David Eisenberg and his colleagues in the UCLA DOE Laboratory of Structural Biology and Molecular Medicine are assessing sequence and folding patterns that contribute to heat stability in proteins of extreme thermophiles. The DOE Lab plans to determine the 3D crystallographic structure and function of as many members as possible of the proteome of the thermophilic microbe, Pyrobaculum aerophilum. Over the past decade, Eisenberg's interests have increasingly focused on structural genomics and computational biology. Following a thread of discovery from his earlier work on sequence families and assignment of protein sequences to 3D folds, he is now concentrating on assigning genome sequences to biological functions. His new methods depend on correlated inheritance of proteins in species; correlated fusion of domains into single protein chains; and correlated mRNA expression patterns. Dr Eisenberg is a member of the US National Academy of Science and the Howard Hughes Medical Institute. He has mentored over 100 students, many who have gone on to significant careers in genomics. Learn more →
Jason Ernst’s research focuses on developing and applying machine learning methods for the analysis of high-throughput experimental data to address problems in epigenomics and gene regulation. His research is often conducted in close collaboration with experimental groups. Learn more →
Eleazar Eskin's research interests are in the relationship between genetic variation and disease in humans at the intersection of genetics, genomics and bioinformatics. His laboratory takes advantage of recently available human variation reference sets such as the HapMap to improve computational approaches for gene mapping. Other projects in Dr Eskin's laboratory include developing methods for discovering the genetic basis of complex traits in model organisms, understanding the genetics of gene expression patterns and predicting the molecular function of variation to better understand the role of variation in disease. Learn more →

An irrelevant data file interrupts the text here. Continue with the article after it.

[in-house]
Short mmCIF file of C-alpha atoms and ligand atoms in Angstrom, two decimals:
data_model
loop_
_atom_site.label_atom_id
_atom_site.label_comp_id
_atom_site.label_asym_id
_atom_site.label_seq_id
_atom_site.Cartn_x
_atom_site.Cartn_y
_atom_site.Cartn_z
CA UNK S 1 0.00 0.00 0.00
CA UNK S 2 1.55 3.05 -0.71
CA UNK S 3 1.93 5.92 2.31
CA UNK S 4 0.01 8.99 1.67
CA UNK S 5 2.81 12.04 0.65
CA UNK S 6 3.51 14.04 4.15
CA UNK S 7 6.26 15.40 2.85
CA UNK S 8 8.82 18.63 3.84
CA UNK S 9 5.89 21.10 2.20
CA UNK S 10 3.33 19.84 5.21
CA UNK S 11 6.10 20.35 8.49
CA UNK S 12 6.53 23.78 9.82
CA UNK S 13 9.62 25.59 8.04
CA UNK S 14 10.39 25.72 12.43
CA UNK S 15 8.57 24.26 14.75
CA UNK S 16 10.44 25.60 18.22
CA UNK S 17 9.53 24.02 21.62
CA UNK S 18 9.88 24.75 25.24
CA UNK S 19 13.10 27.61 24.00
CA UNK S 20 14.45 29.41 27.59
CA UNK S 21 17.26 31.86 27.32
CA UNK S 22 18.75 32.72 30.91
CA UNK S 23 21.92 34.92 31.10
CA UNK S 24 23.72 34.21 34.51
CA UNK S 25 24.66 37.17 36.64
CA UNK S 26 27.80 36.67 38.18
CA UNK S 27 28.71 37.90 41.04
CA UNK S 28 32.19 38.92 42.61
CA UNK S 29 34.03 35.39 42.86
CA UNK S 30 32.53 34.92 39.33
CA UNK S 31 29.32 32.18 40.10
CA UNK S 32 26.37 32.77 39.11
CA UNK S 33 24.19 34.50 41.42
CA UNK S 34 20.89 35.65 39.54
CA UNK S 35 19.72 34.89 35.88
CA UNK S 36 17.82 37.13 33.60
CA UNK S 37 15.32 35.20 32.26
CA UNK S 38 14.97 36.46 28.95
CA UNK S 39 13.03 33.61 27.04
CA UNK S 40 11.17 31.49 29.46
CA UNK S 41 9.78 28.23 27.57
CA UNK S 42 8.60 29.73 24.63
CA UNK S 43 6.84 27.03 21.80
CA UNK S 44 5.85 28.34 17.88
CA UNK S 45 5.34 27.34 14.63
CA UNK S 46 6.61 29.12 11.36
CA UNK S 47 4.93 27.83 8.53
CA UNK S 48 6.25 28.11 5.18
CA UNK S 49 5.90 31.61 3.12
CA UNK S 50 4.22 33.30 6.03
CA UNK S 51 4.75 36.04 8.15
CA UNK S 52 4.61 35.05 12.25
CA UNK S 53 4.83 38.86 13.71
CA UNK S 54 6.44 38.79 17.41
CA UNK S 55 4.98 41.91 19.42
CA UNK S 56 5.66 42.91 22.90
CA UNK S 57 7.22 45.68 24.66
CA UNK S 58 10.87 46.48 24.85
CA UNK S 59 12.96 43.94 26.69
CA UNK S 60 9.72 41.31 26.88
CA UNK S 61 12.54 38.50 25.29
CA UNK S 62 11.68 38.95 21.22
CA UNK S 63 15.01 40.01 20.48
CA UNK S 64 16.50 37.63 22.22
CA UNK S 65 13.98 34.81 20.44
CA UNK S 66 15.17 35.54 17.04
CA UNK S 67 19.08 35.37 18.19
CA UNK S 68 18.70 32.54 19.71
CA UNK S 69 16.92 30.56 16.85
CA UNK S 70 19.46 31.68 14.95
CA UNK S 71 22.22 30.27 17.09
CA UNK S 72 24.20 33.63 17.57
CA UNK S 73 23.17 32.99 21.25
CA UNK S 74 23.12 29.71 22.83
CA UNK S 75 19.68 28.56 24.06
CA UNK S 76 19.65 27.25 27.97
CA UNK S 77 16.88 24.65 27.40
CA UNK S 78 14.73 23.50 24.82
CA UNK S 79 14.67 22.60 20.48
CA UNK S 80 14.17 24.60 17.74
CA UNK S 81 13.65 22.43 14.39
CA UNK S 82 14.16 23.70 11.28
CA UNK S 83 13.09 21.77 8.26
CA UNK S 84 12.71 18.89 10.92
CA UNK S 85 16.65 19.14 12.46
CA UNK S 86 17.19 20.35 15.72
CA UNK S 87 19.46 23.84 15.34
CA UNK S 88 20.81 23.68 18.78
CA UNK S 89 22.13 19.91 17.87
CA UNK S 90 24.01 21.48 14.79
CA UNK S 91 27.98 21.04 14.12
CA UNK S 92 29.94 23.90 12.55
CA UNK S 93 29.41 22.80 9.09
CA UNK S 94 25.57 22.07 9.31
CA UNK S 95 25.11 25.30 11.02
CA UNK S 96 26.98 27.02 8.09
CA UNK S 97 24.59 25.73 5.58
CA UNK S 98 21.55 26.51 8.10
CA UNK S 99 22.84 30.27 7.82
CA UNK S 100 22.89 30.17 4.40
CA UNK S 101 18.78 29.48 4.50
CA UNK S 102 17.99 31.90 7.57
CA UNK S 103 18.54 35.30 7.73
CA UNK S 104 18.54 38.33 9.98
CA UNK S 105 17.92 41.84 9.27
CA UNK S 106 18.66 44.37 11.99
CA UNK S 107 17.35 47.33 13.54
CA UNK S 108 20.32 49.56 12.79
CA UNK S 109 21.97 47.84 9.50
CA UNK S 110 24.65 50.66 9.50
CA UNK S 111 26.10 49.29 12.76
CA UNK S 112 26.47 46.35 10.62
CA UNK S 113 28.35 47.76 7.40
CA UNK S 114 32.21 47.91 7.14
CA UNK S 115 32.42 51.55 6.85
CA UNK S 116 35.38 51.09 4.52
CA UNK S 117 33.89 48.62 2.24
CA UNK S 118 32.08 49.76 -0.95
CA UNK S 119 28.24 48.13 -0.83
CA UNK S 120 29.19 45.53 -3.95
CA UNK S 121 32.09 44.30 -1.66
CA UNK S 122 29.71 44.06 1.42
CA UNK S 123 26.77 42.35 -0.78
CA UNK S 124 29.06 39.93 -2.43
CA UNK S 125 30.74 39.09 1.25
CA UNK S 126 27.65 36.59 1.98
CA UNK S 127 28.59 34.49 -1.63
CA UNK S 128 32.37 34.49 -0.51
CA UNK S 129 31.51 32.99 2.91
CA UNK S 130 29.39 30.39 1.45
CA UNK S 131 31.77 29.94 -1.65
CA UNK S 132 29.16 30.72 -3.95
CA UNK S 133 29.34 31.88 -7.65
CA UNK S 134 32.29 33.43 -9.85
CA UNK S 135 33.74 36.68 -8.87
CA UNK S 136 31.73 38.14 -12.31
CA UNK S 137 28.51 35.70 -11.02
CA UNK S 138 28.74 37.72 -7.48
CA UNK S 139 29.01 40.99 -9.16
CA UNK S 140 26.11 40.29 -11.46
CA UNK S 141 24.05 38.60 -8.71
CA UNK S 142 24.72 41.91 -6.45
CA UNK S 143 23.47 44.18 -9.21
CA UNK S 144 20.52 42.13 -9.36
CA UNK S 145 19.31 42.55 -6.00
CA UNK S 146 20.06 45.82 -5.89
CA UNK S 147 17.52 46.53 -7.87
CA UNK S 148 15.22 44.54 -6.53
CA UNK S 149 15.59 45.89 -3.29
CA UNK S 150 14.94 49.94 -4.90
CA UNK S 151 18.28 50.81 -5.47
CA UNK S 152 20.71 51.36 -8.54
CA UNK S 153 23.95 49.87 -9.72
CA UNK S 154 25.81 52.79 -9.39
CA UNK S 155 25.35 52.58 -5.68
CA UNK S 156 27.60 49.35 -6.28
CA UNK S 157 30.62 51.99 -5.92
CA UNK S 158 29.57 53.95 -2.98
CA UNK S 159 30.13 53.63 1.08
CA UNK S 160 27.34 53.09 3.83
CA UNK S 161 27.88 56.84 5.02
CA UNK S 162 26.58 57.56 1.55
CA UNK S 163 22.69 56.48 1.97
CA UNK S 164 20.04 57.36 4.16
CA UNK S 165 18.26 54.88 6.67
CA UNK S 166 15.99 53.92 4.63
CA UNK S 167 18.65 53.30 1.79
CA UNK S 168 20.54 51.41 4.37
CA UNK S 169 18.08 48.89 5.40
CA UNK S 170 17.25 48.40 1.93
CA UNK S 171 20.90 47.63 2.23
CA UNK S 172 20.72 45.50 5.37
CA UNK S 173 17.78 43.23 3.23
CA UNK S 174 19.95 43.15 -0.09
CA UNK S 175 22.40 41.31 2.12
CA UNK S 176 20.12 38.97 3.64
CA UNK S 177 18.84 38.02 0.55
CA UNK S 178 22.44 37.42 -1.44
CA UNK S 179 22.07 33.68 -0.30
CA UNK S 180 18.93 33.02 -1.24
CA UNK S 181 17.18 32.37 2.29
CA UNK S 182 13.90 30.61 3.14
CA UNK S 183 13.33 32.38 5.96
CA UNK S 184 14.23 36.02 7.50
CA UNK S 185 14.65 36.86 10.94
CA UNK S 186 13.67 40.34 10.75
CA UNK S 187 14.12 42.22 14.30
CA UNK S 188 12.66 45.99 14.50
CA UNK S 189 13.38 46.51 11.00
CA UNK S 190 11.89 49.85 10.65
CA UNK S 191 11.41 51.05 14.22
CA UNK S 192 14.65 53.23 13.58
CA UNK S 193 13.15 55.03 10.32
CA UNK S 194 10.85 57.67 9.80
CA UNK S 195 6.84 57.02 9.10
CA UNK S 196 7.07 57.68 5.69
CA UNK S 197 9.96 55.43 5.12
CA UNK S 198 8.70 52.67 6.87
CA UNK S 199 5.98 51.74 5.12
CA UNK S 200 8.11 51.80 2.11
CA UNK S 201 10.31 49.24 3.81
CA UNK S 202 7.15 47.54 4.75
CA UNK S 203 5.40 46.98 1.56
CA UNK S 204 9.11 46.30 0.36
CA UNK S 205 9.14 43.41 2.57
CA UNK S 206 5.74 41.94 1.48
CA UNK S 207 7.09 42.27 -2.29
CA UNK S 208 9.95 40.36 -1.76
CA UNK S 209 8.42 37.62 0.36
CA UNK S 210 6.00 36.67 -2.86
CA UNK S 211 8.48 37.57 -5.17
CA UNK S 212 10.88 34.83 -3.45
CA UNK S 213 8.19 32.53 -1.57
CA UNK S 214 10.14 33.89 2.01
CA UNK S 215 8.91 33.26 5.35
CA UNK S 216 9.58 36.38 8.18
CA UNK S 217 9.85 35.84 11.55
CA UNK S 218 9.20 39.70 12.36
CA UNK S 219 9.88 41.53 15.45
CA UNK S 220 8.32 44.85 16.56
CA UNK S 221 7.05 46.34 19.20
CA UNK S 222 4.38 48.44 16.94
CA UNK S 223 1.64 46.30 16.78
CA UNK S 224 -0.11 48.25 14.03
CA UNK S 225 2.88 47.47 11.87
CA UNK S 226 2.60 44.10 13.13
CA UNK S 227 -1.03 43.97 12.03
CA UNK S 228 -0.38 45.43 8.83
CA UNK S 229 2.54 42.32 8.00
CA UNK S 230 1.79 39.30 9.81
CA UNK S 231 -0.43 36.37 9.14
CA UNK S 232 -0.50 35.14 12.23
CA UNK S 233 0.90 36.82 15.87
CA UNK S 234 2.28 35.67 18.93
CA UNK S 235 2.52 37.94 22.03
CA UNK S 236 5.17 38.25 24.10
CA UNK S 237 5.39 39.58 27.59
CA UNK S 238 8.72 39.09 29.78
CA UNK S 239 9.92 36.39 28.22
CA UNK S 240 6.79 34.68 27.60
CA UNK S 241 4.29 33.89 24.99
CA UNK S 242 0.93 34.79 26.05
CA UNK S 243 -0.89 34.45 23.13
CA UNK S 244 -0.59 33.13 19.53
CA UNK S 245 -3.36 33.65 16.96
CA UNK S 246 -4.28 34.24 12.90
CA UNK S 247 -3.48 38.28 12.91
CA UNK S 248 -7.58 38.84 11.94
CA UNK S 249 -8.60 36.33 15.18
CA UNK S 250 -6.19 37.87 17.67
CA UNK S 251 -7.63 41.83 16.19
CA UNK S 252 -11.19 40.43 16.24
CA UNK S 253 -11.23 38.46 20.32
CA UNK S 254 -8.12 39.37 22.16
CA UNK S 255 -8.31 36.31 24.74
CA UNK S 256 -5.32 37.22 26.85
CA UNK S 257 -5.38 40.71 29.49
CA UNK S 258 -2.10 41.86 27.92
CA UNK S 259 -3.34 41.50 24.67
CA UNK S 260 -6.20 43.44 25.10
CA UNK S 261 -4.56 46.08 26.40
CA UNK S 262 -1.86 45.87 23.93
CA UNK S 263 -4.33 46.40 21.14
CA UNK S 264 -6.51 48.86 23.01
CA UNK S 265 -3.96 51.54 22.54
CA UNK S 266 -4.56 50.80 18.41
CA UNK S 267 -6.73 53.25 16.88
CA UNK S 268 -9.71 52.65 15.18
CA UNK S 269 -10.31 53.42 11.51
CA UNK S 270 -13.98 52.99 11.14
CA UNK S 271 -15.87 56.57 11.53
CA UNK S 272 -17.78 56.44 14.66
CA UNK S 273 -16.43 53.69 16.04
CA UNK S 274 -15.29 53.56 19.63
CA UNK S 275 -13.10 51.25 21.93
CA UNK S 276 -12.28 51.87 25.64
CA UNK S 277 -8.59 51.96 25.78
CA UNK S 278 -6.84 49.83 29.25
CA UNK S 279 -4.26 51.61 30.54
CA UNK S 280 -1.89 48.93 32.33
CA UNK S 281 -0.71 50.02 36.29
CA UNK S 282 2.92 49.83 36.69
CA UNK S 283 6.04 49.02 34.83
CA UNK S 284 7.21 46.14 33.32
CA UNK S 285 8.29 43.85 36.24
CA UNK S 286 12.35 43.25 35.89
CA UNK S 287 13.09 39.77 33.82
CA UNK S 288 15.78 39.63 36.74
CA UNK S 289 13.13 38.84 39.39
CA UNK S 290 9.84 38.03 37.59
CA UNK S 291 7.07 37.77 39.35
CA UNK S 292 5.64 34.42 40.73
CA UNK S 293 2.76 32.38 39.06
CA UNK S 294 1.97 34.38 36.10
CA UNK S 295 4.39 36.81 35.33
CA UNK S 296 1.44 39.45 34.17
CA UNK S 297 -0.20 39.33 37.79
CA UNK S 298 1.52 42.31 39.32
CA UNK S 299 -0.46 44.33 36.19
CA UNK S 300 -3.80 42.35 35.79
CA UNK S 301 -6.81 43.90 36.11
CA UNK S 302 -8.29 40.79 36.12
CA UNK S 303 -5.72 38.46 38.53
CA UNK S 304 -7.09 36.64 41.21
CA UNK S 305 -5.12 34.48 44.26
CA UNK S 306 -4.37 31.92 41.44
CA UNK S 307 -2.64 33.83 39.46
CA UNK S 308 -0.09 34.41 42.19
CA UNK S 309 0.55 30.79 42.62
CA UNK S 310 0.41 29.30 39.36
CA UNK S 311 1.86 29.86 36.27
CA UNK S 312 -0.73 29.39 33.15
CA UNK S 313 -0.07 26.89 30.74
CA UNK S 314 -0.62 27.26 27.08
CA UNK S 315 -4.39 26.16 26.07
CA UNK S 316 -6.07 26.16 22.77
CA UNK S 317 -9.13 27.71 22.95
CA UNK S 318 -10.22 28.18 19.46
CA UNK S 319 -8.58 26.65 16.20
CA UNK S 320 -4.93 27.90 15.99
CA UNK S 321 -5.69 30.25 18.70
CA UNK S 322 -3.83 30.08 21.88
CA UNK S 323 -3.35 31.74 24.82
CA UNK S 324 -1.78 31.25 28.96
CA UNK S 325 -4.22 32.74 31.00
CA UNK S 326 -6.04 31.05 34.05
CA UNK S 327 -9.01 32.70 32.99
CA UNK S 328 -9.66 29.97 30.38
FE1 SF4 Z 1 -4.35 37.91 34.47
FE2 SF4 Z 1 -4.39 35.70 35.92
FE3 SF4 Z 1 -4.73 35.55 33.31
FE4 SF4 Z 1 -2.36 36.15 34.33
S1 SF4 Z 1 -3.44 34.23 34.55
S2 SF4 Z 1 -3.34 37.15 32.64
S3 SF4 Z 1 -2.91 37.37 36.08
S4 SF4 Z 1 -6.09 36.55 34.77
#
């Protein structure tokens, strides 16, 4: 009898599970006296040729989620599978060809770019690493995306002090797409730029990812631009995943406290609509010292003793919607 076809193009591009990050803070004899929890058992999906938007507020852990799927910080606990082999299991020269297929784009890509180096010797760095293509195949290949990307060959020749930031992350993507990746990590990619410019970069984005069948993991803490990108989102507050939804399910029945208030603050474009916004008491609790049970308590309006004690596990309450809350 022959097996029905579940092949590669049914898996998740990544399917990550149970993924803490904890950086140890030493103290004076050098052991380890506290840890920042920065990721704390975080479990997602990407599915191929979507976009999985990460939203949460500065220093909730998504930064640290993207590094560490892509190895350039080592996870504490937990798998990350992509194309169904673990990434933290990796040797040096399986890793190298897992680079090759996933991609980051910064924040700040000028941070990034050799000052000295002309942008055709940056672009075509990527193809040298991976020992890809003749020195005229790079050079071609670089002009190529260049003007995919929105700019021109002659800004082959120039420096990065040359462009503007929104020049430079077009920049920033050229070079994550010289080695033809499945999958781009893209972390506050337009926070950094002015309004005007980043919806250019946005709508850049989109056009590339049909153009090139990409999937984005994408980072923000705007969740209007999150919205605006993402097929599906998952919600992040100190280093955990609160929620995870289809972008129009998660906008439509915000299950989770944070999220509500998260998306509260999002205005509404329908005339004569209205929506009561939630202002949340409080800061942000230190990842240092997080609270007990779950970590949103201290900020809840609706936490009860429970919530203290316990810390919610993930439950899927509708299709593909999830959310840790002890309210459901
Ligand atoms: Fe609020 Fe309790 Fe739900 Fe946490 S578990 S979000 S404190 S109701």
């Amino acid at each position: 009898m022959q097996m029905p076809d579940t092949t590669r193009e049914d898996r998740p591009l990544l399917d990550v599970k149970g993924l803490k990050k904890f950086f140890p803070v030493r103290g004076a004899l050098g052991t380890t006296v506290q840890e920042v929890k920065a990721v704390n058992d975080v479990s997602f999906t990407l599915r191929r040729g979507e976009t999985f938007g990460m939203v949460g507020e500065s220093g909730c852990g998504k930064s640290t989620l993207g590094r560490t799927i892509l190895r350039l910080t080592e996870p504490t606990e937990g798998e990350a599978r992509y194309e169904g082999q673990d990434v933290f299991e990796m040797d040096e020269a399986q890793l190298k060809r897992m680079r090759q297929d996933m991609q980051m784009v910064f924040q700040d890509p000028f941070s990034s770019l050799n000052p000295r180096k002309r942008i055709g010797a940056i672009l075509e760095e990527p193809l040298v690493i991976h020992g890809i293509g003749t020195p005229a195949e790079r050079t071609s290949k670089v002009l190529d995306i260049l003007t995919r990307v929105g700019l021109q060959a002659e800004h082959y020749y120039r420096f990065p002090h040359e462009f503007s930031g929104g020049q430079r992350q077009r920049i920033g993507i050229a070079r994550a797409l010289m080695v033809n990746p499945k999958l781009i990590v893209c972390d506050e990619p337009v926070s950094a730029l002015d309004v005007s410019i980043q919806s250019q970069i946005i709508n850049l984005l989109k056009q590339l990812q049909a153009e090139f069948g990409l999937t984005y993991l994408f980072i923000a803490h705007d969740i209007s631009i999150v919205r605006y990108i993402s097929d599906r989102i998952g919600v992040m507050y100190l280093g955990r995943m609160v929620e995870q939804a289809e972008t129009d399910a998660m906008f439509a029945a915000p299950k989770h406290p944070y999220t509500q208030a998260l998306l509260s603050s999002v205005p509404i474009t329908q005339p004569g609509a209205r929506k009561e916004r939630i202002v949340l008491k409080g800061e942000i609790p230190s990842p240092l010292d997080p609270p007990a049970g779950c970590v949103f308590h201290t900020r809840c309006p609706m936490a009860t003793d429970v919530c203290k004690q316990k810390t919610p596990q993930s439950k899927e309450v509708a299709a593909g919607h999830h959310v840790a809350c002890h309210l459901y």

James Lake's laboratory centers on research in genomics and evolution of early life forms. The lab is analyzing sequence information with the goal of understanding the origins of eukaryotes from prokaryotes and the separation of the deuterostome (vertebrate and echinoderms, for example) from the protostome (fruit flies and clams, for example). His lab is also working on the comparative analysis of syntenic blocks common to the genomes of closely related organisms, such as those found in humans and mice. This aids in the identification of gene boundaries, open reading frames, and the interpretation of gene organization. Learn more →
Matteo Pellegrini's lab is interested in the development of computational approaches to interpret genomic data. These methodologies allow them to develop large-scale models of transcriptional and epigenetic regulation as well as signal transduction. Their approach is to build models that integrate varied data that sheds light on these phenomena. This data is produced using the latest generation of high throughput sequencers, tiling and expression arrays along with mass spectrometry. This research focuses on the development of both low and high-level analyses. For instance, they are developing suites of tools for the analysis of high-throughput sequencing data, as well as tools that combine multiple data types to infer transcriptional regulatory mechanisms. Learn more →